Every wedding video studio has intense competition to overcome.
An open market gives clients many opportunities to choose their service provider and they’ll be looking for added value. In order to stand out from the crowd, you’ll have to employ some upselling techniques to ensure 100 percent customer satisfaction.
Offering your wedding video clients raw footage is one of the possibilities, but should you even consider such an added perk?
Raw footage can be offered to customers on various occasions. Relevance of the service and anticipating the needs of your specific clientele will help you determine which approach can result in your studio’s sustainable growth.
Best Upselling Strategies for Wedding Videographers
Upselling is all about offering your clients variety. The packages you have available for them form up a big part of the strategy. Packages should be made available to cater to individual needs – from the most basic to the most comprehensive product demands.
Think about the services you’re going to feature in each of the packages and whether the provision of raw footage should be one of the available perks. Wedding videography studios rely on many additional upselling techniques to stand out from the crowd.
Do your clients want to have online video delivery? Are they looking for HD and Blu-ray video quality?
These are two great options to offer on top of the standard wedding videography services. Reputable videographers also rely on live streaming of the ceremony, same-day editing, virtual reality videos and cloud delivery. These are nice added perks that some clients may be willing to spend additional money on.
When Should You Give Raw Files to Clients?
Every videographer has experienced this at least once in their career – a client asking for the raw, unedited footage.
Should you provide these files and even more importantly, should you turn that in an upselling strategy?
Giving clients access to the raw footage could deprive you from future work. This is why you need to consider the provision of this perk carefully.
Define the parameters of the interaction right from the start. By doing so, you’ll know how much to charge and whether raw footage delivery is a good idea. If you are going to give clients access to the work files, you’ll have to determine how much you’re going to charge.
When a videographer is being hired only as a shooter, they’ll need to handle only the raw footage over. A client that wants a wedding video, however, will anticipate an edited video. Finally, some clients want both of these.
This means you will be charging for two distinctive types of services. While you should make it clear that the provision of raw footage is an option, you should also give yourself a bit of wiggle room. Determine the specifics of the interaction on an individual basis.
It’s up to you to provide the work files, to know how much you’re going to charge and whether the provision of such a bonus is a good idea in terms of ensuring future work with the same client.
Always Feature the Terms in the Original Contract
The smoothness of the wedding video depends on setting the parameters of the interaction in advance. The delivery of the raw footage should be featured in the agreement you sign with the client when you begin working together. List the specifics of the service being provided, the cost and the final outcome that the customer could anticipate to get.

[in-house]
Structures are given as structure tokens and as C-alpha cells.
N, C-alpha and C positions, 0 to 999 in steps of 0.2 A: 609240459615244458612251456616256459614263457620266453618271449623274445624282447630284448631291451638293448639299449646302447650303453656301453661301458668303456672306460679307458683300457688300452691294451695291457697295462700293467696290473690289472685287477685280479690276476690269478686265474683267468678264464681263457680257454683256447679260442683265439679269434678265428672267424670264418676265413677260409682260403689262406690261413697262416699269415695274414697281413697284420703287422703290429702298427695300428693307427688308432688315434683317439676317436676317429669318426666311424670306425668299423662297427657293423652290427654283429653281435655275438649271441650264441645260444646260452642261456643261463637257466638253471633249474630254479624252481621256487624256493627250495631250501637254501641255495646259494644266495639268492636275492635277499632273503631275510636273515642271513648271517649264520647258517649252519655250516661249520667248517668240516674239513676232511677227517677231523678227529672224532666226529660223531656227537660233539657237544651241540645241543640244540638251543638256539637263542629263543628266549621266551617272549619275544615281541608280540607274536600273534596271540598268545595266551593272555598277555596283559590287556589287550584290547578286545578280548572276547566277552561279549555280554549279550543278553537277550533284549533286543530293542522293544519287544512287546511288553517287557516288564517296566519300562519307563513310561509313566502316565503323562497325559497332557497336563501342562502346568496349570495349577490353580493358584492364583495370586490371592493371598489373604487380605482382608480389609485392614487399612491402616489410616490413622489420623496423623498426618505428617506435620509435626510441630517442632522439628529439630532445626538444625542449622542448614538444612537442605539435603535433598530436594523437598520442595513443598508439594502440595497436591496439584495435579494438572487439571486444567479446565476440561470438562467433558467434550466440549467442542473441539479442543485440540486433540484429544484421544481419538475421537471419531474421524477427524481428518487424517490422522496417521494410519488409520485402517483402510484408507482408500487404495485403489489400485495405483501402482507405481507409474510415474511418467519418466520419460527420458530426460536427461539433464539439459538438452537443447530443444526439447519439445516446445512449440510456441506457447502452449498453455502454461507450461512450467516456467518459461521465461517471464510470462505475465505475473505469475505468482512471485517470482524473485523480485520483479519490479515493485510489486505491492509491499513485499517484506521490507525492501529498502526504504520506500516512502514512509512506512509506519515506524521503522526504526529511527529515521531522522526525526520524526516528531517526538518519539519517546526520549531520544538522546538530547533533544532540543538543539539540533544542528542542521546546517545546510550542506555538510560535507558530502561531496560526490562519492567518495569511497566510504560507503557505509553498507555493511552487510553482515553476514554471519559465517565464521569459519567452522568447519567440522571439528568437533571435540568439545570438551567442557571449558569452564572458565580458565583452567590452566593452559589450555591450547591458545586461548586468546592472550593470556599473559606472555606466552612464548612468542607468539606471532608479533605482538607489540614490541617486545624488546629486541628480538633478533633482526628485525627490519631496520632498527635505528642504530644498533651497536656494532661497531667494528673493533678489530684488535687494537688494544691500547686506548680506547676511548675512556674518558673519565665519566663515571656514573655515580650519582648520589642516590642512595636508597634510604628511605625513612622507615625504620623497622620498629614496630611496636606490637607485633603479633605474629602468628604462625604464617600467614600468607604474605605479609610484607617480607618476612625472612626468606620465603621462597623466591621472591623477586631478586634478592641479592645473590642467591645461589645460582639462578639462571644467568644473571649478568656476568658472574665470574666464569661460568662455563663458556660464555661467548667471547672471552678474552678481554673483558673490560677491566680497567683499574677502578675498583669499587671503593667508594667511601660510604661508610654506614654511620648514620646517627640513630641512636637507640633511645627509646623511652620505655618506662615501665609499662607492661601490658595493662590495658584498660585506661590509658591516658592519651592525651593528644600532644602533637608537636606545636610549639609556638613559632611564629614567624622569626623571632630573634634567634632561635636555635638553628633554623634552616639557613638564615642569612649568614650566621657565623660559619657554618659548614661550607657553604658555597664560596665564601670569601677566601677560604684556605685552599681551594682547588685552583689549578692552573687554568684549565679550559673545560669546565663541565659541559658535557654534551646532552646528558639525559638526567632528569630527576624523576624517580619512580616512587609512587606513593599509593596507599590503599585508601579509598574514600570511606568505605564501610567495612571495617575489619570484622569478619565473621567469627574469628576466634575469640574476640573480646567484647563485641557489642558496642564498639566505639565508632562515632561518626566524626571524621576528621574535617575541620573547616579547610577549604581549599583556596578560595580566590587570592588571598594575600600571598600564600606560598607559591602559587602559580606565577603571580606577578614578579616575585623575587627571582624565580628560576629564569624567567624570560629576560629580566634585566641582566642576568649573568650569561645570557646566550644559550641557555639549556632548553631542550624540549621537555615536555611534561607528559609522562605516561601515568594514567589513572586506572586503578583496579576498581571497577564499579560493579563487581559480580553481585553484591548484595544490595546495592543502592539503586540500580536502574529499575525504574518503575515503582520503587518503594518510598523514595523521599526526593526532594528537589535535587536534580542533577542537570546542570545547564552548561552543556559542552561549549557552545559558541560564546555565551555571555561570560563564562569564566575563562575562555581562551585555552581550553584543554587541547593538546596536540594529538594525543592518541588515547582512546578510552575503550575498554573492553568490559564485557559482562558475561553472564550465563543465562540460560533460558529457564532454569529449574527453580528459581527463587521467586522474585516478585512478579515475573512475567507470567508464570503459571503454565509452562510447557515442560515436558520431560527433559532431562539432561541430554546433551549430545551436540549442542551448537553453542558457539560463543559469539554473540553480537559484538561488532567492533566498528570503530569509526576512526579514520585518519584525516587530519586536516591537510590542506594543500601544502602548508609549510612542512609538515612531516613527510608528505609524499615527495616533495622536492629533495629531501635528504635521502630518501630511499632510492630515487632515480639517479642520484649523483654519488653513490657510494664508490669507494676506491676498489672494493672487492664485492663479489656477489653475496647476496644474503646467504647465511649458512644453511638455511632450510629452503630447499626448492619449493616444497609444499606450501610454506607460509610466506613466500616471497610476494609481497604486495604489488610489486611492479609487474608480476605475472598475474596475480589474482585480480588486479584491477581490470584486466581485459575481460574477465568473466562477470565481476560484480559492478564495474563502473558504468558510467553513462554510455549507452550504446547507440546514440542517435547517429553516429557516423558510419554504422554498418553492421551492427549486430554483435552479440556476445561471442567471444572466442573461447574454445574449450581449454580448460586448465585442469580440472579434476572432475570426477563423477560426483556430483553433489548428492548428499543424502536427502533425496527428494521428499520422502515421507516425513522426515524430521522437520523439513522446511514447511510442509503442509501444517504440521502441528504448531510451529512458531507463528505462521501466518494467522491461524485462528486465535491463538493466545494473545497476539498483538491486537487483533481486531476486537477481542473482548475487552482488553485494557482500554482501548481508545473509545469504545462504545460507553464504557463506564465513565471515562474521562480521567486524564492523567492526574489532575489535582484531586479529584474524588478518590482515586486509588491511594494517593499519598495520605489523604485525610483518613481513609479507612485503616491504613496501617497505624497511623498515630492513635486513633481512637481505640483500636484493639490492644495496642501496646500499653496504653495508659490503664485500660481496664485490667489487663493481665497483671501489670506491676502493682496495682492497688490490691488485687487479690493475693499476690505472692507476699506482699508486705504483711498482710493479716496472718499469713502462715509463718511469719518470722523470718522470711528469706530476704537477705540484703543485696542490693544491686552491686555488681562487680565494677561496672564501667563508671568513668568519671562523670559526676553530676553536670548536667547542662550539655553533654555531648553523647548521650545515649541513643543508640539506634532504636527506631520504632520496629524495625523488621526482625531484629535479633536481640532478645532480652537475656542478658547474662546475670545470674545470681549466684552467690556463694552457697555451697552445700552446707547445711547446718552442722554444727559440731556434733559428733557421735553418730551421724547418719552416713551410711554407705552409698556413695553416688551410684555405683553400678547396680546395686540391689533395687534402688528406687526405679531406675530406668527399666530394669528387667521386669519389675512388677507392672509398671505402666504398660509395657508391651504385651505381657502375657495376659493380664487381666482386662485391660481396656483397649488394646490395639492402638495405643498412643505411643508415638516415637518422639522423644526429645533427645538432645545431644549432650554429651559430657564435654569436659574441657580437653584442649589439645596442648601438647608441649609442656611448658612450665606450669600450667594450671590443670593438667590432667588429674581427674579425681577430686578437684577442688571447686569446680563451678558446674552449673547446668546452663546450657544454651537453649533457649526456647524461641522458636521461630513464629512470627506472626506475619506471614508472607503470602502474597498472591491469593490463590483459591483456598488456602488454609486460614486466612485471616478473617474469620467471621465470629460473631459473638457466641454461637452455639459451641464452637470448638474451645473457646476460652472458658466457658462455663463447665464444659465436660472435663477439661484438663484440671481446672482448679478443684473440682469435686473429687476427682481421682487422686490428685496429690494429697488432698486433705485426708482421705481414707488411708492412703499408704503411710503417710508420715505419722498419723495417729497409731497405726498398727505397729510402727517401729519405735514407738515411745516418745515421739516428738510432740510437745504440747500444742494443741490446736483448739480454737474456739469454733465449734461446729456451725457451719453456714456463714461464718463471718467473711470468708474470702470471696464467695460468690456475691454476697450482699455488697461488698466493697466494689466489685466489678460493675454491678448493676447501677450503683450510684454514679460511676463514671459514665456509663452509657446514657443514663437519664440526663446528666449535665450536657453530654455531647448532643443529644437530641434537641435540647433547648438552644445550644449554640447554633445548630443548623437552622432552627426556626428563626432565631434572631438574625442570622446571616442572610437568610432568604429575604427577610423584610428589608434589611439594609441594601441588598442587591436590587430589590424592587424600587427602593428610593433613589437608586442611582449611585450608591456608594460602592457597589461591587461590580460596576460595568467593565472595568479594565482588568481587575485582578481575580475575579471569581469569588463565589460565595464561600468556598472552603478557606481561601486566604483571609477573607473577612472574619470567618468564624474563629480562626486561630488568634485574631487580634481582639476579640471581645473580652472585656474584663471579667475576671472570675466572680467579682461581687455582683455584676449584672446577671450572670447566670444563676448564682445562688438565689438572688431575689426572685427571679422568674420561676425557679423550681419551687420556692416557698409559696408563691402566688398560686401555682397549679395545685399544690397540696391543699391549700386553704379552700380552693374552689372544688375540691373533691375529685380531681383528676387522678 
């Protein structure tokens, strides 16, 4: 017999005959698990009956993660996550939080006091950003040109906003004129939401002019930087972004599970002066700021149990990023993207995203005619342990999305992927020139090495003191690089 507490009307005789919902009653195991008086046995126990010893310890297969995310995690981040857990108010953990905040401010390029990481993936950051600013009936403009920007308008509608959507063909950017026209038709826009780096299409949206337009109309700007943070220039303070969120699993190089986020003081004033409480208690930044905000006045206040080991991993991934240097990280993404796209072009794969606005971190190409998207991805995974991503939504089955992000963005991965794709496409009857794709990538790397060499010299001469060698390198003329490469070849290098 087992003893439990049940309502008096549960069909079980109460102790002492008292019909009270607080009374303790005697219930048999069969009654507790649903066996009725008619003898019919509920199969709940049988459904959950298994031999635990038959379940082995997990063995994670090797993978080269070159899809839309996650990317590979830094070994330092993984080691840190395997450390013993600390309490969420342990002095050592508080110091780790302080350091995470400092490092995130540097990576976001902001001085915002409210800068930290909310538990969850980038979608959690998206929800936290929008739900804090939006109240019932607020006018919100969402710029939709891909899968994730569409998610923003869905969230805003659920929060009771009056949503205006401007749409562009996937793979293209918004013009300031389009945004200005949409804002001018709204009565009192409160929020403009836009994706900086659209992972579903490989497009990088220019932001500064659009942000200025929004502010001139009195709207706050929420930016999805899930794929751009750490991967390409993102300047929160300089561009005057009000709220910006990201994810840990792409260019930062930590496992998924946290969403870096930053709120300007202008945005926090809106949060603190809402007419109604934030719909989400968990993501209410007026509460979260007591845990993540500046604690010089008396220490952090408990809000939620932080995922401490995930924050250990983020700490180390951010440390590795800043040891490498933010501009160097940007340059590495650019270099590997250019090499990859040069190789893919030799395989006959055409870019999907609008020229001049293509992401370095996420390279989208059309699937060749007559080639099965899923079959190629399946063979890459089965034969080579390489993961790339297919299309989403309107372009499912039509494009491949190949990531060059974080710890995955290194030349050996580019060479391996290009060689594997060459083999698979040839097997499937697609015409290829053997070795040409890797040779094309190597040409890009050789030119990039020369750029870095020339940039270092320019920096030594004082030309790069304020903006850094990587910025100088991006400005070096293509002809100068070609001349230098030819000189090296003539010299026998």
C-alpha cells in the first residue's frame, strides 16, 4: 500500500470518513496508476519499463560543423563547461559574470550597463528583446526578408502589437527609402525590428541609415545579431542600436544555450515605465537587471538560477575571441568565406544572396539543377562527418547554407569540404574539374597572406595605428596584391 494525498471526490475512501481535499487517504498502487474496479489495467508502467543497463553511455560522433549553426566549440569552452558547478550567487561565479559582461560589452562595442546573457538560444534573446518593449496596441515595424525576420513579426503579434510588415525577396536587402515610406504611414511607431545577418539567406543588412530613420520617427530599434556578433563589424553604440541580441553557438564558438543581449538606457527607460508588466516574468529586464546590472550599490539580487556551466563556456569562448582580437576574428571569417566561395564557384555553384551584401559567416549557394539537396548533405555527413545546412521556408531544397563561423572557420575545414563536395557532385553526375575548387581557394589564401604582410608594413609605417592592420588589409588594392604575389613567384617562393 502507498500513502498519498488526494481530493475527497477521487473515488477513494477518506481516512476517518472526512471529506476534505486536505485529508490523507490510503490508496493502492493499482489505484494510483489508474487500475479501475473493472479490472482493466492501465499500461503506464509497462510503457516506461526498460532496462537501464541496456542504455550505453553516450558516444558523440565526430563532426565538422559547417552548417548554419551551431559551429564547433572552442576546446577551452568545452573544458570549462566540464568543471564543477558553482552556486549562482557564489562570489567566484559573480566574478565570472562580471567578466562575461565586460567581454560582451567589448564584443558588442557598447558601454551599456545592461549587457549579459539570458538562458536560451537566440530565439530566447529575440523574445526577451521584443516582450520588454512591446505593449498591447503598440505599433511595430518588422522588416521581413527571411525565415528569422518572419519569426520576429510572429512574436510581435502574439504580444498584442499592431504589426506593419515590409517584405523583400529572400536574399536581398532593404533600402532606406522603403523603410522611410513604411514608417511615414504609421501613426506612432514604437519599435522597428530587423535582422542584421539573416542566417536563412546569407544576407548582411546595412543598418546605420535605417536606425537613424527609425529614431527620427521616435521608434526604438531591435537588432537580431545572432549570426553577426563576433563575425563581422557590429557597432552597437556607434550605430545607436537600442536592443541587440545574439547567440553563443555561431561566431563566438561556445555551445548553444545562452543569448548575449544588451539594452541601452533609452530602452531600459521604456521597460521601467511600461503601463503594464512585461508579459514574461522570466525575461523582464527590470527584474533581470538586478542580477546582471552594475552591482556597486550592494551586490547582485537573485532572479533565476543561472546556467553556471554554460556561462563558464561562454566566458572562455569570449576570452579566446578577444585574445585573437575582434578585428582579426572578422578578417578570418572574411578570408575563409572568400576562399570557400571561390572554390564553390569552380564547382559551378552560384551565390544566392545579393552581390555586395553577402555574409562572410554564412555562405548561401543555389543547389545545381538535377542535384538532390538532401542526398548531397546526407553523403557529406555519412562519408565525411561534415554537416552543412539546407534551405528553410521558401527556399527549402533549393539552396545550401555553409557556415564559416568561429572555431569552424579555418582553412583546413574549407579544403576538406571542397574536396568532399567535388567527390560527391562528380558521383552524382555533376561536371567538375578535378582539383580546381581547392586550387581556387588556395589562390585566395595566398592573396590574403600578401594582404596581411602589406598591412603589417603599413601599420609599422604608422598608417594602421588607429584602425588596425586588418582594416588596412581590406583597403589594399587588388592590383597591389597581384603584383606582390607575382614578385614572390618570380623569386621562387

Knowing what you’ll be offering in advance will make it easier for you to plan the work and to give the customer a good quote. It’s not a good idea to succumb to customer demands later on during the process, especially after the parameters of the interaction have been defined.
These are the reasons why you need to know what your upselling techniques are and how much you’ll be charging for each.
Let clients know in advance exactly what the possibilities are. Once work begins, everybody will be on the same page.
Keeping the Raw Footage Is Also Fine
Some videographers make it a part of their practice to refrain from giving clients raw footage. It’s ok to follow this principle if you don’t feel comfortable sharing those work files.
There are many reasons why you may want to refrain from providing clients with raw footage. For a start, these are unfinished files that could be lacking in quality. Thus, the raw footage is not an accurate representation of the production work you can do.
Raw footage is also considered the property of the videographer, while the final clip is the property of the client. If the client needs a new project, this raw footage will be utilized to deliver a trailer, a social media video or a website version of the wedding video.
By withholding raw footage, you could be protecting your brand and setting standards for the interaction with clients. You can easily explain these reasons to customers if you decide to refrain from using raw footage for upselling purposes.
Keep in mind that many clients don’t understand video file formats and what raw footage actually is. Very often, they will lack the software to run the raw footage and make good use of it. This is another key specific you will have to explain in advance to avoid disappointment.
Selecting the right upselling techniques depends on the business practices you feel comfortable with and the needs of your clientele.
Whatever the decision, make sure you’re communicating thoroughly with your clients.
Explain what raw footage is, how much you’ll be charging for it or what your reasons are for withholding such files. There will always be clients looking for something more and pushing your boundaries. If you are open and honest right from the start, however, you can ensure a smooth process.
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